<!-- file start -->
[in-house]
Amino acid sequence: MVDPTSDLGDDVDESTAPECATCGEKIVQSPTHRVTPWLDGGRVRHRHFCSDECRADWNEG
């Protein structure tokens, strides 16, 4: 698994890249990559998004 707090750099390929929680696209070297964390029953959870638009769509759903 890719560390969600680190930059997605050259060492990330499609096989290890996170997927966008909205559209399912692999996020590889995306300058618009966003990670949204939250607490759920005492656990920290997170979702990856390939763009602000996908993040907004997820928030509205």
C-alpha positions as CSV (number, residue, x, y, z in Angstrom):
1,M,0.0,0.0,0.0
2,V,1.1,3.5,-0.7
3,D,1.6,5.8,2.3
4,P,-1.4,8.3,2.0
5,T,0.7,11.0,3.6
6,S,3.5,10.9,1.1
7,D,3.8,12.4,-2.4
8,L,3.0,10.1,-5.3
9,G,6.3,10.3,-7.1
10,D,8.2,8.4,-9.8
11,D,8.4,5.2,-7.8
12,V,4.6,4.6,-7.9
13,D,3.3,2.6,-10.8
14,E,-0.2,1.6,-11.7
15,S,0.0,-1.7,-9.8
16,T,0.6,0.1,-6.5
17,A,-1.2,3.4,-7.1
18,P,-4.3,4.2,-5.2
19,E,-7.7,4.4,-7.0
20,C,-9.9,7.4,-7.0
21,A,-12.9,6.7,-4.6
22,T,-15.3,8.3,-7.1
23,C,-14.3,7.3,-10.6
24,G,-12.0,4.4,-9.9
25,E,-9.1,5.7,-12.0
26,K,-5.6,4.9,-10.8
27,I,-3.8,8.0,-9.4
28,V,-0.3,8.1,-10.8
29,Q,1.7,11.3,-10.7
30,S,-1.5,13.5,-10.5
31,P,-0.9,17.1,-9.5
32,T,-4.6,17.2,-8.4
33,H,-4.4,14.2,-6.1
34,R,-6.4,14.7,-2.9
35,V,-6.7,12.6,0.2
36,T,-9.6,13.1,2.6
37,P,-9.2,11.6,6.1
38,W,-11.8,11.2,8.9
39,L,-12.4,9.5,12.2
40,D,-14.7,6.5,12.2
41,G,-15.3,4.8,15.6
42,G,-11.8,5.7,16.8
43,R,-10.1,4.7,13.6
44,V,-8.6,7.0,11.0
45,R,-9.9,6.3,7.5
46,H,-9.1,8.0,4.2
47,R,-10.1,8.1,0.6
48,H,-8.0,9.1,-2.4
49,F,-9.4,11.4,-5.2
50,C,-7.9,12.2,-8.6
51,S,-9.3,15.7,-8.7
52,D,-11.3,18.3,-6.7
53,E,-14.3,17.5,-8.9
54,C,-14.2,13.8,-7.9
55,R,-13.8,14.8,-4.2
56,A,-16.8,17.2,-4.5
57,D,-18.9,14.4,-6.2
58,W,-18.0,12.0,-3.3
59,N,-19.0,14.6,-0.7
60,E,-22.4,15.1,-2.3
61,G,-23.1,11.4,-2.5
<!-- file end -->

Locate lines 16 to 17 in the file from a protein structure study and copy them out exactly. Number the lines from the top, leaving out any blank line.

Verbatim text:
12,V,4.6,4.6,-7.9
13,D,3.3,2.6,-10.8